Almost everyone in my writing classes believes (maybe in secret) that writing is a task that should not take a lot of time. After all, we all talk easily enough. Why should writing be hard? Writing is hard. It gets better with practice. Practice takes time. Every single thing that is worthwhile takes time and practice. There are no shortcuts.
Not everyone is a great writer. Most people don’t practice enough, but there is also a talent to writing. I was born with that talent. I was not born with a musical talent. I cannot sing. I open my mouth and sad, ugly noises come out. I could get better if I took lessons and practice, but I will never sing with the clarity and style of Aretha Franklin, Adele, or Whitney Houston. No matter how much talent you were born with, practice will make you a better writer.
There are many reasons writing in English is hard. Words that sound similar mean different things, words have shades of meaning, grammar is not easy and certainly not without dozens of exceptions to the hundreds of rules.
There is one step you can practice without too much pain: Don’t write so much. Most first drafts are too long. That’s a good thing, because it is easier to distill, cut, and take out than it is to patch and put back in.
Here are some tips to make your writing easier (with practice.)
- Don’t write and edit at the same time. Your brain hates that. Writing the draft is creative (even if it’s just an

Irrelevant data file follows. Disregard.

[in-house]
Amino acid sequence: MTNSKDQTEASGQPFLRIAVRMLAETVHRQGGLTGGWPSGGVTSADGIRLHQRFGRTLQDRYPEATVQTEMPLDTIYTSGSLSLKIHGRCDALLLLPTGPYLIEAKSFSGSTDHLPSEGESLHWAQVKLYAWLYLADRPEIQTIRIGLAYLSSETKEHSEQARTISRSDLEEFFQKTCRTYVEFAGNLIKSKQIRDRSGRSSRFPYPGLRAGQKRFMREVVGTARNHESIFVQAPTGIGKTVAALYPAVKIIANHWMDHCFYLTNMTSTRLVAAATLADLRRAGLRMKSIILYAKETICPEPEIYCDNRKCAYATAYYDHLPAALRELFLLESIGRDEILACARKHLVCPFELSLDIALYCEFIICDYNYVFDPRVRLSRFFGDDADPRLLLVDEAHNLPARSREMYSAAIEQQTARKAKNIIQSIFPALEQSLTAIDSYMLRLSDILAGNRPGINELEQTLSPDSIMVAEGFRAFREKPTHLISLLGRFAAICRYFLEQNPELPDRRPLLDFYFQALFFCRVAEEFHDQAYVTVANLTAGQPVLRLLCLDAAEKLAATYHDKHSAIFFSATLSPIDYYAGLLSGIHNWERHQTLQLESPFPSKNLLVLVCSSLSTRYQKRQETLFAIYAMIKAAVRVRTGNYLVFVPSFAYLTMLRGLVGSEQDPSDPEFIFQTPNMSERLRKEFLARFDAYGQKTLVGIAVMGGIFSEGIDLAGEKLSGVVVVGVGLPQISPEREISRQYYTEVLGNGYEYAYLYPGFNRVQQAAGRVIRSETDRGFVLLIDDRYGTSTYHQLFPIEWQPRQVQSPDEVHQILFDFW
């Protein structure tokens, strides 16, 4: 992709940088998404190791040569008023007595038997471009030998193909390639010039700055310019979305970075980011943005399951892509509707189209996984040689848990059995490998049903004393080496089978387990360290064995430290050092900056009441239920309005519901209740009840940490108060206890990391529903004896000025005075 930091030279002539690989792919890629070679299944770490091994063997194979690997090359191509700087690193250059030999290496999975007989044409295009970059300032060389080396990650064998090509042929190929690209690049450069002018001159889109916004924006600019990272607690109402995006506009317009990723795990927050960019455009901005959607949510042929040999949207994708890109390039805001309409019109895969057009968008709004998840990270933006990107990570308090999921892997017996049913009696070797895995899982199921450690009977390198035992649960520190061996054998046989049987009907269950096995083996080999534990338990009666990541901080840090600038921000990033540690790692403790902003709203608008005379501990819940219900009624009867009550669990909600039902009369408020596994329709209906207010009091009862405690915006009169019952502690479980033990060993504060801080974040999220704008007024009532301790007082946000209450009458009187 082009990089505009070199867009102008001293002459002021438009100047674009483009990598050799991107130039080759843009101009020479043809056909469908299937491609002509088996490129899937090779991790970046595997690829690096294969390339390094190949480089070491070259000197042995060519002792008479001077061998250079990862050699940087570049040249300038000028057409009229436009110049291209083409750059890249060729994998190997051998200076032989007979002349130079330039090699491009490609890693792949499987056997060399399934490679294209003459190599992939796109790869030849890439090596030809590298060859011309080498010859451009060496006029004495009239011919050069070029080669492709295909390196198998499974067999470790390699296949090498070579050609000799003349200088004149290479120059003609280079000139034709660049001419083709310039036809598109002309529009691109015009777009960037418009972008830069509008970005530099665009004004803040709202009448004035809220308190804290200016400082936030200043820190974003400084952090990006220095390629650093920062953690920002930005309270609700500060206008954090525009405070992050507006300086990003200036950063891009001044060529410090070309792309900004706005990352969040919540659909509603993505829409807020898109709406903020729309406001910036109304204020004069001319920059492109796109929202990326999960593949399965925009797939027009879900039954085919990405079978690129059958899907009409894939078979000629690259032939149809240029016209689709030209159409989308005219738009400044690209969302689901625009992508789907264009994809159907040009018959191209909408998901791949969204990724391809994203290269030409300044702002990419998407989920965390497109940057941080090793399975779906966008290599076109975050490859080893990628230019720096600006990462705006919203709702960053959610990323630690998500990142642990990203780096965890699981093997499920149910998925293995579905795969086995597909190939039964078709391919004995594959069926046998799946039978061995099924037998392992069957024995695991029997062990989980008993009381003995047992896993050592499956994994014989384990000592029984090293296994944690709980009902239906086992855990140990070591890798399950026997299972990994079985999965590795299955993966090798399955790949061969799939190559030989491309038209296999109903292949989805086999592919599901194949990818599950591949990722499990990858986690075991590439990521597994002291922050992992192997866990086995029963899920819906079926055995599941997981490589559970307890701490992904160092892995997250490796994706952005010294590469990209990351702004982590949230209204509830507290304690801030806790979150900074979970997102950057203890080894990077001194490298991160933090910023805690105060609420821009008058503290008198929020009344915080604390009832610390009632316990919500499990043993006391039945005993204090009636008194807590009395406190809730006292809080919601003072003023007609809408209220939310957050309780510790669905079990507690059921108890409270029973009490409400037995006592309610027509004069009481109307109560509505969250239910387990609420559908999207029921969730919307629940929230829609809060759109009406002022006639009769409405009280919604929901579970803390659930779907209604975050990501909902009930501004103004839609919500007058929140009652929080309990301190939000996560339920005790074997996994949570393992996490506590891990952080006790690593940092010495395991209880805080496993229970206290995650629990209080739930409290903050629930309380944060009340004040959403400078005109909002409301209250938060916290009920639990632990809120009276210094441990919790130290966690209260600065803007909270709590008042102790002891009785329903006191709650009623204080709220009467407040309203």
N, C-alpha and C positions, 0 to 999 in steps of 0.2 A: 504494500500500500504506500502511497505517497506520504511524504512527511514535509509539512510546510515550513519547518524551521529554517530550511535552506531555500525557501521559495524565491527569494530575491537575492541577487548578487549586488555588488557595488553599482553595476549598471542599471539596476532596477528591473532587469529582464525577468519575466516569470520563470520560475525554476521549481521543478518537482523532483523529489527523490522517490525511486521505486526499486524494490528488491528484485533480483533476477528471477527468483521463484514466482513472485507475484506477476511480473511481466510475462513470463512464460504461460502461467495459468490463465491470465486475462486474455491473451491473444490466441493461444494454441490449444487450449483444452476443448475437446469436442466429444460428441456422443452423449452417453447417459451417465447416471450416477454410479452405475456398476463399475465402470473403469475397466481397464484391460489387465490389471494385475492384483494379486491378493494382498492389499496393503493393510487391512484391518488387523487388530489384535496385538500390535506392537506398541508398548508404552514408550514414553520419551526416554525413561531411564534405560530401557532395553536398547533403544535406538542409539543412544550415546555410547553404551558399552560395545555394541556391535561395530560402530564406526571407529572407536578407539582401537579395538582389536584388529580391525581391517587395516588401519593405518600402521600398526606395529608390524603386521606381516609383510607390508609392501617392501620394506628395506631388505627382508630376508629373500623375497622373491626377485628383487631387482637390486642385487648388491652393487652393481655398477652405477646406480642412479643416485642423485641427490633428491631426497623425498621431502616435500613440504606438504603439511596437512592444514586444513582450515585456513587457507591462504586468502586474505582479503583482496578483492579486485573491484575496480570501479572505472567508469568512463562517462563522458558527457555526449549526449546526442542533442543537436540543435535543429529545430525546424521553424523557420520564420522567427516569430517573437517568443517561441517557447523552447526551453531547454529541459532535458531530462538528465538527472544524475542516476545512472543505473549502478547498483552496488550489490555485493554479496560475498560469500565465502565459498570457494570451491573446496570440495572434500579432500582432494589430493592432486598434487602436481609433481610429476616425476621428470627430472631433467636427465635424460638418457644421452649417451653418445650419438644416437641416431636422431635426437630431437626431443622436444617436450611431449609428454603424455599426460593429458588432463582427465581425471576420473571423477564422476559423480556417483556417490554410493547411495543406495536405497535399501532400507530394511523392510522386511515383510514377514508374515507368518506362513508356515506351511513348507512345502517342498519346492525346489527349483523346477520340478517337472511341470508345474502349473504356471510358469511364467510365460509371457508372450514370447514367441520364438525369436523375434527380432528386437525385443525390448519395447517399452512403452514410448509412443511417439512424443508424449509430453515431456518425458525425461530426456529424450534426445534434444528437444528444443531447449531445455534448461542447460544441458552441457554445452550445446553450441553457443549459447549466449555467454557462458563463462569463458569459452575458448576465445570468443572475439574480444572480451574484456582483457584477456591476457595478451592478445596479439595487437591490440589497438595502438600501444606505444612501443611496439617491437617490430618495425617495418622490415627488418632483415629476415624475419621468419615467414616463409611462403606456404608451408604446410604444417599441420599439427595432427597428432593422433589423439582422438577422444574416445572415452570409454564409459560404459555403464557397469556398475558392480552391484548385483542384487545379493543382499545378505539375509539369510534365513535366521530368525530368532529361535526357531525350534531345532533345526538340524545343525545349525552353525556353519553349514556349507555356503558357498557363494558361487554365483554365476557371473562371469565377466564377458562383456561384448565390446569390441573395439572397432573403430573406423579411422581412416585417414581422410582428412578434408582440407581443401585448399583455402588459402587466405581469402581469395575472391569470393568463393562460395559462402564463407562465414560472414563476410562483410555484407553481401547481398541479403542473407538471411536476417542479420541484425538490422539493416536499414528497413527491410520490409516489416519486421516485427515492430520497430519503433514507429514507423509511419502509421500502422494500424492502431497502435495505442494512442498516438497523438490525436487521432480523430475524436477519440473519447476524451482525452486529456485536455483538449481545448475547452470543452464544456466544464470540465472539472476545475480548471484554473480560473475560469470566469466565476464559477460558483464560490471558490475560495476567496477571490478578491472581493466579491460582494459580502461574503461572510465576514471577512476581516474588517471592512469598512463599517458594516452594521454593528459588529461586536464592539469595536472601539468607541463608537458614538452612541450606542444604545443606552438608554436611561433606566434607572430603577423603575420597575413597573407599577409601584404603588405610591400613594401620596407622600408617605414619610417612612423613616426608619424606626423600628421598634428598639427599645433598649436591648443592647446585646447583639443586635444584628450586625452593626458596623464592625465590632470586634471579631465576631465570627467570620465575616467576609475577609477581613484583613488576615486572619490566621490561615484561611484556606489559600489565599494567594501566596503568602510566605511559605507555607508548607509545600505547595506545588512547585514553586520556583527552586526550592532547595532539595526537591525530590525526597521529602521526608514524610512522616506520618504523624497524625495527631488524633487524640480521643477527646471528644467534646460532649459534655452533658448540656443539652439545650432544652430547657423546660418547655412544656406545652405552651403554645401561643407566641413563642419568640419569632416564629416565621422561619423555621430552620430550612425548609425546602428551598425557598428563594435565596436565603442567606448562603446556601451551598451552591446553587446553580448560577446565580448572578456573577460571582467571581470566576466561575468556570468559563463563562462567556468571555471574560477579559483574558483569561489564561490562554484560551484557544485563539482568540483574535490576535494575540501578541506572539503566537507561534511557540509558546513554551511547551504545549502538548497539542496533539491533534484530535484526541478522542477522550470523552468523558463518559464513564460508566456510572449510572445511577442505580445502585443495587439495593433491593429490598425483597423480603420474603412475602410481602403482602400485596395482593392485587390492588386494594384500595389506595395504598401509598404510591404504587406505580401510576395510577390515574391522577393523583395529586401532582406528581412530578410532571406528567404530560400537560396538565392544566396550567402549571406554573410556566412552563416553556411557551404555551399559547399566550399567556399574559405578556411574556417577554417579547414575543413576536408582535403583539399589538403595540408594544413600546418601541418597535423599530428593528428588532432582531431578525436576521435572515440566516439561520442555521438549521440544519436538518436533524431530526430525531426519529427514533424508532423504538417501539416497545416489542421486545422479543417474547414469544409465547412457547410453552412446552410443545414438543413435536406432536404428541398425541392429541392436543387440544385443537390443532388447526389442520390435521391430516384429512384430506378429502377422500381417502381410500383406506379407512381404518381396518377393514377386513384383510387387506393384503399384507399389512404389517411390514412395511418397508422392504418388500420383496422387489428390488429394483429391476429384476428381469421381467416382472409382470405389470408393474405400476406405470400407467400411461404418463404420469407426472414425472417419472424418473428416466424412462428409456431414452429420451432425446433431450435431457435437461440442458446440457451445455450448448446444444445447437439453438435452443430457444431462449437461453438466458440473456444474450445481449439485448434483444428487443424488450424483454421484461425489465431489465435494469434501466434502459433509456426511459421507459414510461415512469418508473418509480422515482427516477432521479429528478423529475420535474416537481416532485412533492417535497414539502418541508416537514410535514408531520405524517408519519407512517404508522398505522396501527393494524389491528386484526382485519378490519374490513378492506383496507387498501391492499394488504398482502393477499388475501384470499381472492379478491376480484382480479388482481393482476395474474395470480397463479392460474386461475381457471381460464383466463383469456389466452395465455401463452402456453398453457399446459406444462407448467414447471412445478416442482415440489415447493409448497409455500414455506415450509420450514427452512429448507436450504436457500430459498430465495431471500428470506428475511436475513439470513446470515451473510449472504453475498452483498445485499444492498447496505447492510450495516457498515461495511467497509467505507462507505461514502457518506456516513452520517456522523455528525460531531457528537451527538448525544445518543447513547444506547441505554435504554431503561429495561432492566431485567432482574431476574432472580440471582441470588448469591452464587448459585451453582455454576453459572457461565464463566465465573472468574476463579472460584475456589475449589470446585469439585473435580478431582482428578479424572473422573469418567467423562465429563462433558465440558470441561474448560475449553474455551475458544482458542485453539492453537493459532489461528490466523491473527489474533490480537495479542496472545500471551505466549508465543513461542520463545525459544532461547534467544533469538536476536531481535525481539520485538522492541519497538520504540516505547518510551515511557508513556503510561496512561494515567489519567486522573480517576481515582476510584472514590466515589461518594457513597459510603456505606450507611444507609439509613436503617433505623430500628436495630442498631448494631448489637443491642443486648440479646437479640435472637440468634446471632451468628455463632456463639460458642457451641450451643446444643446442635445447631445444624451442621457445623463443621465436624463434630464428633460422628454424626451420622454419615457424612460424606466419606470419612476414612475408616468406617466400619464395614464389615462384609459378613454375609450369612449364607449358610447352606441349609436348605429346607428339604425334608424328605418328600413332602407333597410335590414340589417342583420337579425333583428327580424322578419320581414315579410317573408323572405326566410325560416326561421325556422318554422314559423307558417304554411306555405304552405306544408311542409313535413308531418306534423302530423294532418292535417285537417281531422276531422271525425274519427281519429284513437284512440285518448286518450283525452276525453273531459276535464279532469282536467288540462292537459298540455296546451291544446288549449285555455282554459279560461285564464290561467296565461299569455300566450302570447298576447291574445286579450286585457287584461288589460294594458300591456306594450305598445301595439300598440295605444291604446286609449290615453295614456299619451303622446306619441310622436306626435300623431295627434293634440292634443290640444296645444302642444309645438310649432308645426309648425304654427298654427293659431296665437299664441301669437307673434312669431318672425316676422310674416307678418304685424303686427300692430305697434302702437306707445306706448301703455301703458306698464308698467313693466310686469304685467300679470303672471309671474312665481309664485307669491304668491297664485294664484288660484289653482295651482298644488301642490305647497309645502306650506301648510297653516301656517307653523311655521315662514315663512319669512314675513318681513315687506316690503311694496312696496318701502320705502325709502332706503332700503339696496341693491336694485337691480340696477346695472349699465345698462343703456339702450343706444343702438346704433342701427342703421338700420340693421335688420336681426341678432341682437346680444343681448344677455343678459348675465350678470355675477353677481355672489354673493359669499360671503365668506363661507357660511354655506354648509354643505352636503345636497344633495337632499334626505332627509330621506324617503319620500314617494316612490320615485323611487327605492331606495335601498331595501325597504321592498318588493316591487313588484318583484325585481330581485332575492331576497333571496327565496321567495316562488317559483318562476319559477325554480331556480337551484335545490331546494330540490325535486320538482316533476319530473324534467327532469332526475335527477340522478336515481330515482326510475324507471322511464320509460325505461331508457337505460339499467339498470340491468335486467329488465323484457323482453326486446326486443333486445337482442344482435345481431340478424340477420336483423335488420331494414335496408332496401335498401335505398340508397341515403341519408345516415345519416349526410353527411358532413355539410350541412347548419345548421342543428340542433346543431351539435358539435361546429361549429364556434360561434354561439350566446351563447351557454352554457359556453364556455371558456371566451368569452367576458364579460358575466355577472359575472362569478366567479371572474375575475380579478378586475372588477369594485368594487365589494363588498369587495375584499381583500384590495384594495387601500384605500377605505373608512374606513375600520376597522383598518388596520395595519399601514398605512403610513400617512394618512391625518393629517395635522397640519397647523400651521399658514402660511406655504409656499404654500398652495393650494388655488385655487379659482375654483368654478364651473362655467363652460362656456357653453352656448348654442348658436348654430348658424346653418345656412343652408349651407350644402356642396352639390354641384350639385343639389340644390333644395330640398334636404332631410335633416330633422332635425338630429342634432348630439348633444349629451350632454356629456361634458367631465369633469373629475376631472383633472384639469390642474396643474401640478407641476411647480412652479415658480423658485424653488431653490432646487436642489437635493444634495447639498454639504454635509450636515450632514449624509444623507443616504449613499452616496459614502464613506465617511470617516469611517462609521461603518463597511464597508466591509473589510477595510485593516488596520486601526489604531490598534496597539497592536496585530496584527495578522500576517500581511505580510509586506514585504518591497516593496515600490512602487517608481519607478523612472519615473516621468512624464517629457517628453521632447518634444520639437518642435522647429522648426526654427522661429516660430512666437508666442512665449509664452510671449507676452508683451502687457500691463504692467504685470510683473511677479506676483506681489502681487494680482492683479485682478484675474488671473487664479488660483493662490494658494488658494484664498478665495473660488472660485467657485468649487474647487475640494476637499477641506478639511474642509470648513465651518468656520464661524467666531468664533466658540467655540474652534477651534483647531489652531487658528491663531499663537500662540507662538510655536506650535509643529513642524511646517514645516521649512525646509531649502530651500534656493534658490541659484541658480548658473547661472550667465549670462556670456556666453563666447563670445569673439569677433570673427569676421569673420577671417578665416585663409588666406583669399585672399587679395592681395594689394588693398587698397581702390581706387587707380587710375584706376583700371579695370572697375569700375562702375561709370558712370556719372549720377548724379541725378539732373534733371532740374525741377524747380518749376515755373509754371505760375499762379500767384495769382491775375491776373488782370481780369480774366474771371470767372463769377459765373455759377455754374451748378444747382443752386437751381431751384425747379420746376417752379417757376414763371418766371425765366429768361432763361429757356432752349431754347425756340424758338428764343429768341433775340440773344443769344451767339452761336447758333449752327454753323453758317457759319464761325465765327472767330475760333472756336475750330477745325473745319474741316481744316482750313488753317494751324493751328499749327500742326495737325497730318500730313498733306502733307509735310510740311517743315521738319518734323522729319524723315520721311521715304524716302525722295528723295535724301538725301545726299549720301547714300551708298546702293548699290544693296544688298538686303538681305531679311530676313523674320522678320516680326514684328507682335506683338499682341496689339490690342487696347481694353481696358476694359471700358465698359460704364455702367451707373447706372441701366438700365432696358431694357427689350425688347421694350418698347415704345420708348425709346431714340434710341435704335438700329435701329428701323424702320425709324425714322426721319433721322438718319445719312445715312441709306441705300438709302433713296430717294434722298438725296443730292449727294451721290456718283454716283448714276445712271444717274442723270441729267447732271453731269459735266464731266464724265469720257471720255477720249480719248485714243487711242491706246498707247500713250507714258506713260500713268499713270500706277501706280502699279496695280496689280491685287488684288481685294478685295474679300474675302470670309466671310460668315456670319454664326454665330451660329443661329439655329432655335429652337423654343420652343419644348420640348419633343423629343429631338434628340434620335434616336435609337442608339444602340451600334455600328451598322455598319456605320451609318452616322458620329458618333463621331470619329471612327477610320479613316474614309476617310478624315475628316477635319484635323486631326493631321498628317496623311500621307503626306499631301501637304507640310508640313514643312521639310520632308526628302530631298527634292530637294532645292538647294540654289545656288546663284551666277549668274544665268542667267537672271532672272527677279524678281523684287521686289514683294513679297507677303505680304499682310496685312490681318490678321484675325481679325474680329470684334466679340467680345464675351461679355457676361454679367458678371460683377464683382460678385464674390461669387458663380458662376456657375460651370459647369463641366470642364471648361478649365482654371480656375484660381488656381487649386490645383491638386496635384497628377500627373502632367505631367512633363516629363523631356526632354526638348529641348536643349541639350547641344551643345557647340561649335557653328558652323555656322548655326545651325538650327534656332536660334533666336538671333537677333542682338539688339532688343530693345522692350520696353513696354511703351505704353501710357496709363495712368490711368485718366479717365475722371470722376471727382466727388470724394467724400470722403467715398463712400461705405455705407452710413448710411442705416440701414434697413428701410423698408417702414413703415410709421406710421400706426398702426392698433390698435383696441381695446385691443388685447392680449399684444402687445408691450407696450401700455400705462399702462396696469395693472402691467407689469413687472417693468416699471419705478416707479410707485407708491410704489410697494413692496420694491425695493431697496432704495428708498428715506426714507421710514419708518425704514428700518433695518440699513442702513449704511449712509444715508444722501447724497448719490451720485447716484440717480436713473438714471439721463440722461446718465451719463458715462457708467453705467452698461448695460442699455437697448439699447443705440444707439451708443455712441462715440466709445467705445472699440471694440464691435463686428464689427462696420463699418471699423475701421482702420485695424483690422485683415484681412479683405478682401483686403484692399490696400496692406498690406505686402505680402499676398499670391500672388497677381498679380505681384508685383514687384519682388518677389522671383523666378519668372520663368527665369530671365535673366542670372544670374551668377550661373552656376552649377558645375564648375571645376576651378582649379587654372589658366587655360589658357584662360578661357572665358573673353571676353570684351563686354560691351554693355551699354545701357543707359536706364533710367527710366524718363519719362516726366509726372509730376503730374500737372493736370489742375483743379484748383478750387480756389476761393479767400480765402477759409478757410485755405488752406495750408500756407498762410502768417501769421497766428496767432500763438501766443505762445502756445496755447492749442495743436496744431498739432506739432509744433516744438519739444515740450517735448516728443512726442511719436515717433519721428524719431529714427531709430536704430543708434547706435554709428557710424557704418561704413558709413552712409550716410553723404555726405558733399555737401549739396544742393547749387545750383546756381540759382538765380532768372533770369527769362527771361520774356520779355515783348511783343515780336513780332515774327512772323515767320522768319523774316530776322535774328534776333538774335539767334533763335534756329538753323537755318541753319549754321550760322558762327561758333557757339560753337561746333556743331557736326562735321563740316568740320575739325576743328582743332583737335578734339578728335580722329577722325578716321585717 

email). Editing is linear and logical. Trying to combine those will make your head pop off, roll on the floor, and pick up pet hair. Don’t do that to your head. Write first. Edit next. Much more effective.
- Cut out dummy subjects. Sentences that start with “it is,” “that was,” and similar phrases don’t tell the reader much. Cut out the dummy subject. Example: It is possible that I can get to the job this afternoon.” It can be shortened to “I think I can get to the job this afternoon.” Or, “I will have this on your desk by 4 p.m.” (If that is true.)
- Avoid empty CYA phrases like, “this email is to let you know. . .” or, “You may remember that . . .” or, “As per our conversation of this morning . . .” They don’t add anything to your communication. They are cover your ass (CYA) phrases that protect you (good luck with that) but don’t make communication more clear. Example: Instead of “As per our conversation this morning in which you requested the report, please find it attached,” you can edit it to say, “Here is the report you asked for this morning.”
Those three changes in how you write will make a big difference in how well you are understood. Try them for a few days and let me know what happens. Don’t plan ahead for disaster, where you look is where you go.
—Quinn McDonald is a writer who teaches writing.